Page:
- Extrapolated porosities from mineralogical representative map 1, including calcite and clay mineral phases, are similar to the HP-derived porosities. As the HP-derived porosity measured on plugs represents an effective porosity, this is another piece of supporting evidence that the pores in the calcite phase are not isolated.
- BIB-SEM-derived permeability coefficients for the clay mineral phase can only be matched to laboratory-derived permeability coefficients with a tortuosity value of 1. Such tortuosity appears unrealistic considering that pore throats could not be visualized (e.g., all pores are isolated based on FIB-SEM), and clays are finely dispersed throughout the rock, making up only 6 vol.% of the bulk rock.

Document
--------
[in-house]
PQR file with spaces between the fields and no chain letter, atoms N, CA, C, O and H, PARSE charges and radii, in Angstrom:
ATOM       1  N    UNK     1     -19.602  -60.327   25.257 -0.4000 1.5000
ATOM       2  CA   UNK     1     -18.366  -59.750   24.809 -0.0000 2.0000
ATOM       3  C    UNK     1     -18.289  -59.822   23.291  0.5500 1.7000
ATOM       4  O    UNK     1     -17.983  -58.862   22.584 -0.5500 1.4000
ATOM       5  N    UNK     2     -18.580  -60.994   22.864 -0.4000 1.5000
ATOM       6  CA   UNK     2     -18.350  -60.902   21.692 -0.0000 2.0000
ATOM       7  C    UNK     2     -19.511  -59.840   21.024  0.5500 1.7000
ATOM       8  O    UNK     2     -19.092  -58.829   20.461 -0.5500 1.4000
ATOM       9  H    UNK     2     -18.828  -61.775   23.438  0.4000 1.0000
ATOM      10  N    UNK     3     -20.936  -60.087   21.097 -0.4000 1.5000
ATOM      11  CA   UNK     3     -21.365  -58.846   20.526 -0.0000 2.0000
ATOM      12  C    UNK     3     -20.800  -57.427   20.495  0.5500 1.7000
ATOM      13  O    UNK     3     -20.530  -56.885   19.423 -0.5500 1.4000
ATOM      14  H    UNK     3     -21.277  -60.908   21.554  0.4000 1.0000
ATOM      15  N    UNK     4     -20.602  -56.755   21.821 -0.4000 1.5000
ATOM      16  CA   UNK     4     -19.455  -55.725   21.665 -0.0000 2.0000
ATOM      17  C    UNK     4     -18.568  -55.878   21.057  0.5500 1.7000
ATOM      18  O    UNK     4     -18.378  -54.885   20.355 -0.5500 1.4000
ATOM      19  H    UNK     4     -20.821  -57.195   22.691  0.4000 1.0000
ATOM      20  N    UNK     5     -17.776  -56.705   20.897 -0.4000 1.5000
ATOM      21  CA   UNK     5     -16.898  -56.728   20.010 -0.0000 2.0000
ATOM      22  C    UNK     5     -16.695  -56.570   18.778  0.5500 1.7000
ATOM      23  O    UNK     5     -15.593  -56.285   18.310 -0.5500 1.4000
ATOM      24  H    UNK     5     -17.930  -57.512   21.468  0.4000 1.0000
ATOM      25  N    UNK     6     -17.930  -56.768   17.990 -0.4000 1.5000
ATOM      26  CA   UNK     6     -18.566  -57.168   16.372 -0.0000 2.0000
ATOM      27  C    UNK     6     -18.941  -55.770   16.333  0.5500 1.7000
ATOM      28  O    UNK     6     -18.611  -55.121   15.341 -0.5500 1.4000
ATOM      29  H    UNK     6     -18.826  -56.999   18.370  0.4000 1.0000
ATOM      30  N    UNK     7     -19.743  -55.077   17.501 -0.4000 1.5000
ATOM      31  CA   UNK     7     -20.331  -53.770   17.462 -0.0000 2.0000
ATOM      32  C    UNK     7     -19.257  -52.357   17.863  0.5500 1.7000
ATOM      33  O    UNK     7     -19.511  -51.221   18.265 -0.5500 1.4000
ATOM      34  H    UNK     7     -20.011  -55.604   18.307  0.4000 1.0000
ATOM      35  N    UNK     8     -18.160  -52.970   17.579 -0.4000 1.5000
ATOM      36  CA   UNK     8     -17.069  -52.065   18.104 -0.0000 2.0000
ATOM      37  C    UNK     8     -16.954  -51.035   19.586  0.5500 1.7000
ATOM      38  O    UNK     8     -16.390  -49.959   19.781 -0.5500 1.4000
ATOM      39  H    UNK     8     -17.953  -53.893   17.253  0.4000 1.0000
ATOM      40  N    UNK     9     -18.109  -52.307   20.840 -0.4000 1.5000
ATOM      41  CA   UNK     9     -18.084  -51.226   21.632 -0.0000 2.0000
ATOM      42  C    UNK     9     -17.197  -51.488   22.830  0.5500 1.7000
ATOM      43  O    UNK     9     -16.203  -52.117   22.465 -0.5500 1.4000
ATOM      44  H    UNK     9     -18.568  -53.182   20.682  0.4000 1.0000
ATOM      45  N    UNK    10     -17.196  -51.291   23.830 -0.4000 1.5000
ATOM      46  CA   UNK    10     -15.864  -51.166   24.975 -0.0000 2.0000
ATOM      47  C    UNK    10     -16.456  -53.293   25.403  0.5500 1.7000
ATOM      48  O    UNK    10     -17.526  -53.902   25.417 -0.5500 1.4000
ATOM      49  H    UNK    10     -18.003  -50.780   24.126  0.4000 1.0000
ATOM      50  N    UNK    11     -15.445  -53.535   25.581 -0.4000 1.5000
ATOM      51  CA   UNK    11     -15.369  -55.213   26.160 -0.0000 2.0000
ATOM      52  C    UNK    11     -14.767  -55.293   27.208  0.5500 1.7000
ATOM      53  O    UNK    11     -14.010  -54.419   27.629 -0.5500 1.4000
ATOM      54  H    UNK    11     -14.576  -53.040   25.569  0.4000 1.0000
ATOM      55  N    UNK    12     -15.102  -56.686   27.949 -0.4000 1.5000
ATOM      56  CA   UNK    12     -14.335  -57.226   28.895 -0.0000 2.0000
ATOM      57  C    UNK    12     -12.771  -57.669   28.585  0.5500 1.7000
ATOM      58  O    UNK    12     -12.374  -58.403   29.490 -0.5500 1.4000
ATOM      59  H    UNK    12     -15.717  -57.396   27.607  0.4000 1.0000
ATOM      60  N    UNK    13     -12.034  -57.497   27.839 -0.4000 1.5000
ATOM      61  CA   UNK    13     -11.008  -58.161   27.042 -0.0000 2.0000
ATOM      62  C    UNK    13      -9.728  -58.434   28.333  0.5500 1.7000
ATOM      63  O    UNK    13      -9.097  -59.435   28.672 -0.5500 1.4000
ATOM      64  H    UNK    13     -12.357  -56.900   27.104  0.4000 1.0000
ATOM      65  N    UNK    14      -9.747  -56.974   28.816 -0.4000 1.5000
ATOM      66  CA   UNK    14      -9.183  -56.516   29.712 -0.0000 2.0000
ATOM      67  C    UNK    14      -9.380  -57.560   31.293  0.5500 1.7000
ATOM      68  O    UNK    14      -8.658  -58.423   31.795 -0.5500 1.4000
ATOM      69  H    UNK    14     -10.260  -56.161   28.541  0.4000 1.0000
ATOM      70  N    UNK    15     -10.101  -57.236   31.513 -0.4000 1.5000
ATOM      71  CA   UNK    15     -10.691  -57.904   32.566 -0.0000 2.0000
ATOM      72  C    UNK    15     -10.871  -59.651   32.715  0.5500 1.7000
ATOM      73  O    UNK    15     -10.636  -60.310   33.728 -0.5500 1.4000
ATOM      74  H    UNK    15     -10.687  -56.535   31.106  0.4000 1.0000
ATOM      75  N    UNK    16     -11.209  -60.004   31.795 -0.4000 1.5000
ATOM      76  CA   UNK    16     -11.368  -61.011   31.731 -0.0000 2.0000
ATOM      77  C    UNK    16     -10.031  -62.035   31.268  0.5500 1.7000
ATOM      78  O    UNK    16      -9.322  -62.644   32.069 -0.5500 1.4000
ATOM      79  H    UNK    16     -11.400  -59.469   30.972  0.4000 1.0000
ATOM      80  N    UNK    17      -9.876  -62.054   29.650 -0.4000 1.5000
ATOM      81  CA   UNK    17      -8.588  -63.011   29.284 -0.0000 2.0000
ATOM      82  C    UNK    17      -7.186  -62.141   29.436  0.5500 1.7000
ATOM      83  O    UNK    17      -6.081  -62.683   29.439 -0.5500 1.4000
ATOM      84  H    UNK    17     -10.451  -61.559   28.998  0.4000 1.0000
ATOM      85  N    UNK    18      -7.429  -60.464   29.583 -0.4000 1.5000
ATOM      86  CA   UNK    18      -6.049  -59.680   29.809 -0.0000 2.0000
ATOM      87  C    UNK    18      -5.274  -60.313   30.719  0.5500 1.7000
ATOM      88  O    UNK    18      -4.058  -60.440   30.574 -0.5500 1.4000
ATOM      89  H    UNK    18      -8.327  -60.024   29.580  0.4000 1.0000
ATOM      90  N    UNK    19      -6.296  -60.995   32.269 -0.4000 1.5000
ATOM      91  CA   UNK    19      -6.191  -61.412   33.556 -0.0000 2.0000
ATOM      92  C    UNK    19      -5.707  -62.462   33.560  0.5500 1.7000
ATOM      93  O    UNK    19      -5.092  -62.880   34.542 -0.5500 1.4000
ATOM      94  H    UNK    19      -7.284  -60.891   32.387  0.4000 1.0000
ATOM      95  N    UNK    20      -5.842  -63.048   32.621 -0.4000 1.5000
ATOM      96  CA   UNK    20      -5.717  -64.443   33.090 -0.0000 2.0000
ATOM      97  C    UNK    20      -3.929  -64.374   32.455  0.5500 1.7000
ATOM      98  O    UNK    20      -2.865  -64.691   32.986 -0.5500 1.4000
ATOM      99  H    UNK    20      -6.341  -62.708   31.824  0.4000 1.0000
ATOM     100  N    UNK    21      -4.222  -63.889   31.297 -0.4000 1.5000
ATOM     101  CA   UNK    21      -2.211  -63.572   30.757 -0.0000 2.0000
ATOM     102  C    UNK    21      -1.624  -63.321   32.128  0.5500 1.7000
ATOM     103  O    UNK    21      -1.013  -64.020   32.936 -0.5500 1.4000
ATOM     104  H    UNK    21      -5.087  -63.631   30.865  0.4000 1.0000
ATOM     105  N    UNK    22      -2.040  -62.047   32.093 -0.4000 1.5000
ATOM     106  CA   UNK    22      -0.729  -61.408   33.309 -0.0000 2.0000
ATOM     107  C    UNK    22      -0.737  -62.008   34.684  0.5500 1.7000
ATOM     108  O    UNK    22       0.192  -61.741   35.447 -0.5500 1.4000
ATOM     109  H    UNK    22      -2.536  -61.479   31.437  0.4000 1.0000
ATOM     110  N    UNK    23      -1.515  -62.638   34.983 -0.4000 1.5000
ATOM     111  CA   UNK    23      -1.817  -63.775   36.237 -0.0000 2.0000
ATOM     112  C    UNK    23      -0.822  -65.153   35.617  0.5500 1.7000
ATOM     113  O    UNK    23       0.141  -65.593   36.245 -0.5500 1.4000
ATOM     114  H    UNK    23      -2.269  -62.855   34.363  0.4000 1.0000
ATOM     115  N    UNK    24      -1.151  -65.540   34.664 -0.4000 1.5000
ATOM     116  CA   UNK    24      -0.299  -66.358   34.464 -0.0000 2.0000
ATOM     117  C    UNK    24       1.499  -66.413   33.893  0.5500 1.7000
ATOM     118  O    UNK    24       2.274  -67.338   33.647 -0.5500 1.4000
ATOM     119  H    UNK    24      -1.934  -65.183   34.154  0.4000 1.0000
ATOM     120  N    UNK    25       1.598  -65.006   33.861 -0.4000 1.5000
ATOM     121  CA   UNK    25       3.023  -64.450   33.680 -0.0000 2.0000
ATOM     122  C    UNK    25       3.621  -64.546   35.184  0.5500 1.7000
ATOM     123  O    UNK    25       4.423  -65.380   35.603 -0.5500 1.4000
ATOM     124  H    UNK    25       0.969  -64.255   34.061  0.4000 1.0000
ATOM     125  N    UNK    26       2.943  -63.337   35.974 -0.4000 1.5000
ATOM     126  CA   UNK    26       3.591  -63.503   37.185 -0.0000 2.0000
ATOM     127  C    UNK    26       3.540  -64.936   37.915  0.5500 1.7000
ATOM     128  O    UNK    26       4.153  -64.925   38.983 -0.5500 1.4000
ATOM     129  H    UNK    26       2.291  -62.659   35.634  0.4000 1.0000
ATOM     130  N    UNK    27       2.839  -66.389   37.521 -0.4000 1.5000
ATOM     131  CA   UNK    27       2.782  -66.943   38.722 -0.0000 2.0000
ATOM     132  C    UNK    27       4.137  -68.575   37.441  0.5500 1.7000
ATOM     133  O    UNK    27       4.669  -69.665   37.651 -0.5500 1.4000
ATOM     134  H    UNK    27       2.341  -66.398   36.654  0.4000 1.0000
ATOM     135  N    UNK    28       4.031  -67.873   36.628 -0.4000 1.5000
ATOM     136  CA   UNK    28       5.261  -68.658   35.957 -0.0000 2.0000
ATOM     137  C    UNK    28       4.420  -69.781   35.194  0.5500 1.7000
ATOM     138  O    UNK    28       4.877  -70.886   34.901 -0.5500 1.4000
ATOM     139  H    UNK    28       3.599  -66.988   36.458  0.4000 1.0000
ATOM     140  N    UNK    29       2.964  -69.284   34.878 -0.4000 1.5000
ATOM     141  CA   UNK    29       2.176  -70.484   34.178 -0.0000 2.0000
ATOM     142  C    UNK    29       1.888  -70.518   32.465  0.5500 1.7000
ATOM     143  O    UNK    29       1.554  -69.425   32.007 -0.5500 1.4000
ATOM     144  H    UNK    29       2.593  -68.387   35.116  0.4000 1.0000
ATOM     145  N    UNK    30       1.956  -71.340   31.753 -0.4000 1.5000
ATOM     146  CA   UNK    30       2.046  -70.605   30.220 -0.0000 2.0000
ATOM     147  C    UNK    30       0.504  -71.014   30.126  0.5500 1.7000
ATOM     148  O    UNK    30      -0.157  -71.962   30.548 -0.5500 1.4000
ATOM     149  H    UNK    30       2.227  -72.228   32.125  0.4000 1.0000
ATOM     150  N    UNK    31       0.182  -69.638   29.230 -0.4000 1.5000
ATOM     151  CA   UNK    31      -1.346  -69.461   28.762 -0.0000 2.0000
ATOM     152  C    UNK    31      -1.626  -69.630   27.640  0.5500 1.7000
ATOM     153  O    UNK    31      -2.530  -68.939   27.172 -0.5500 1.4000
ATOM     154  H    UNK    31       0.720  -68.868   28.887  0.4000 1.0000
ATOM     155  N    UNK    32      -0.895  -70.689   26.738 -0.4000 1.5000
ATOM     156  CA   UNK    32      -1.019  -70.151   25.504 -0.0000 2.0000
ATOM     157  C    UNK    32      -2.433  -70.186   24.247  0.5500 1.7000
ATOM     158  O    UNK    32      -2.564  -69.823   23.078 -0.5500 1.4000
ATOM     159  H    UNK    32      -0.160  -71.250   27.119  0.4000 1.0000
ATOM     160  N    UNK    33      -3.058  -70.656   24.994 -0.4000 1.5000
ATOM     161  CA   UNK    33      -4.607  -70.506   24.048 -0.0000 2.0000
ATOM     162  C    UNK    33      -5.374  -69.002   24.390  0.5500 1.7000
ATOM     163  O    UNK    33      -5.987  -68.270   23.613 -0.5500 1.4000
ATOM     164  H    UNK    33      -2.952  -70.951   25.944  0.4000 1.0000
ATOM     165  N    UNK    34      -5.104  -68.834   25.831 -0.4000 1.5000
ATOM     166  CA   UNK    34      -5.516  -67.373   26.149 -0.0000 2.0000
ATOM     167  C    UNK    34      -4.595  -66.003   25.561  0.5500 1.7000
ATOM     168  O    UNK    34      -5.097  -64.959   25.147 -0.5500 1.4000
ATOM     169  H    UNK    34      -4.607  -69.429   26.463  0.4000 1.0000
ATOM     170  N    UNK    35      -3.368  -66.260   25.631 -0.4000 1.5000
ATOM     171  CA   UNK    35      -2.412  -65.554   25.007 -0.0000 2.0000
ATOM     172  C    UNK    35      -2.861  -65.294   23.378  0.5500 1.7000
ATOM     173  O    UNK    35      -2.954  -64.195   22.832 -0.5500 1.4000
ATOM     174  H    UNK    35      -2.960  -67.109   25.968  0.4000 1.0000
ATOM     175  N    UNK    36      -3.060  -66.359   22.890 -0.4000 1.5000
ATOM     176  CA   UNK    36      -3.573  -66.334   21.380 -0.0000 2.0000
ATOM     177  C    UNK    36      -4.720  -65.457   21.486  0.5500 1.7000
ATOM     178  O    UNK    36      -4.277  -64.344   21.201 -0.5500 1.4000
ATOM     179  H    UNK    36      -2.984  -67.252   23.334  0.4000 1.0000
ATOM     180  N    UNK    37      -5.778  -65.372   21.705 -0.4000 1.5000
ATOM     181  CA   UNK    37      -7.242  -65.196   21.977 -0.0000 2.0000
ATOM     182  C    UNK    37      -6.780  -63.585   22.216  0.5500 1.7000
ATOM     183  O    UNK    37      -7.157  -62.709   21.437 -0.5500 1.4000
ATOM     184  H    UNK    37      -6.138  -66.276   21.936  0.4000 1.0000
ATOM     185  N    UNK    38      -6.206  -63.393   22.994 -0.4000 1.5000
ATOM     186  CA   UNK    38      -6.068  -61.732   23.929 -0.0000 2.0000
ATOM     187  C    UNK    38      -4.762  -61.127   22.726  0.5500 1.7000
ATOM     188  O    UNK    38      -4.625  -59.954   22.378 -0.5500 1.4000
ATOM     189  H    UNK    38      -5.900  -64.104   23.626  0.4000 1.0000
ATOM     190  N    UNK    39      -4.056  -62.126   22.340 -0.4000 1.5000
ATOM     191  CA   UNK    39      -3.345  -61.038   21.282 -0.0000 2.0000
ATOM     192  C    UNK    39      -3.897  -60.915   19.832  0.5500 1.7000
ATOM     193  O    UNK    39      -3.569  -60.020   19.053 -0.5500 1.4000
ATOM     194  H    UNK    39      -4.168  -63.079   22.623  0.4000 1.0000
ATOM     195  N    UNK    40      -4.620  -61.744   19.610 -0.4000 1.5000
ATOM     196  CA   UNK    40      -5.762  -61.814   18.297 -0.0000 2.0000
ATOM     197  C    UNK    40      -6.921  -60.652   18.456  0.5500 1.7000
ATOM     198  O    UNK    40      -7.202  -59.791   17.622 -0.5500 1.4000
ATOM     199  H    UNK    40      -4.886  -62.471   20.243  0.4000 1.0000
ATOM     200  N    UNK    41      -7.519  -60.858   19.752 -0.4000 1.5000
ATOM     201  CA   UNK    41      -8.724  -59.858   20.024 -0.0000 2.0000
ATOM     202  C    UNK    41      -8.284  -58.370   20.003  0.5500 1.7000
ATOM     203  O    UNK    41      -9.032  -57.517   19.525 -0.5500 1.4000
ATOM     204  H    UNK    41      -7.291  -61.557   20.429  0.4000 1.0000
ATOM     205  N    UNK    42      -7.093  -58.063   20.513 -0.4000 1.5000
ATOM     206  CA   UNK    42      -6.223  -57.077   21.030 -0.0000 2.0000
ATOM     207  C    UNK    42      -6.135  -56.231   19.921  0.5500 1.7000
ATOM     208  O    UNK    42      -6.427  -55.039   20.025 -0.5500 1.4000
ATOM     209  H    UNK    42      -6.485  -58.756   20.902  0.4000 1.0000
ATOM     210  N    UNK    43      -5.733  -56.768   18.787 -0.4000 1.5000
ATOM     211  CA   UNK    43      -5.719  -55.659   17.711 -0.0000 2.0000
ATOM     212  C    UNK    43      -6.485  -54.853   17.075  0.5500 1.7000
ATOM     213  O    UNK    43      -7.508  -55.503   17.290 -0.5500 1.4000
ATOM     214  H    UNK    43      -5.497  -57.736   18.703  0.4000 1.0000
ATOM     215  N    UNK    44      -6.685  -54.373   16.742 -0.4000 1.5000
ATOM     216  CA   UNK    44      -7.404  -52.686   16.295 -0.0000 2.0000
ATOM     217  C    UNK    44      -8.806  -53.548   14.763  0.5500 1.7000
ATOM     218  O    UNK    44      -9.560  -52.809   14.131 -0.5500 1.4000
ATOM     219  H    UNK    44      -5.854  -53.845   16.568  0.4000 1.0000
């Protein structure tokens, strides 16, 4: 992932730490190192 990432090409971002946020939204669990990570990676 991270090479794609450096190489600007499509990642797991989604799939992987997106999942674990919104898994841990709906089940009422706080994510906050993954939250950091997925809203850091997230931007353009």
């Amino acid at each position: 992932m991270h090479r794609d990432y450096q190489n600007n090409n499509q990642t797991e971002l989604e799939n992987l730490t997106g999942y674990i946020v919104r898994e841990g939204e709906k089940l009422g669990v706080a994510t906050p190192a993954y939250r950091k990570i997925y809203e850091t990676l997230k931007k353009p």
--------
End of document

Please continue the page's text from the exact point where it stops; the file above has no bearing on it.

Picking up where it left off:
- Slit-shaped pores and microfractures are generally more susceptible to deformation than cylindrical pores. Under realistic conditions (burial depths of 250–1000 m for underground mining repositories), the proportion of slit-shaped pores and microcracks would likely be significantly lower than in this study. Additionally, the calcite phase is much more rigid than the clay mineral phase, leading to better preservation potential of pores.
- Based on the mineral composition analysis of BIB-SEM images, the Cobourg limestone can be characterized as a tight rock dominated by calcite grains of variable sizes (µm –cm) surrounded by idiomorphic or subhedral minerals (quartz, dolomite, and pyrite) and meshy clay minerals.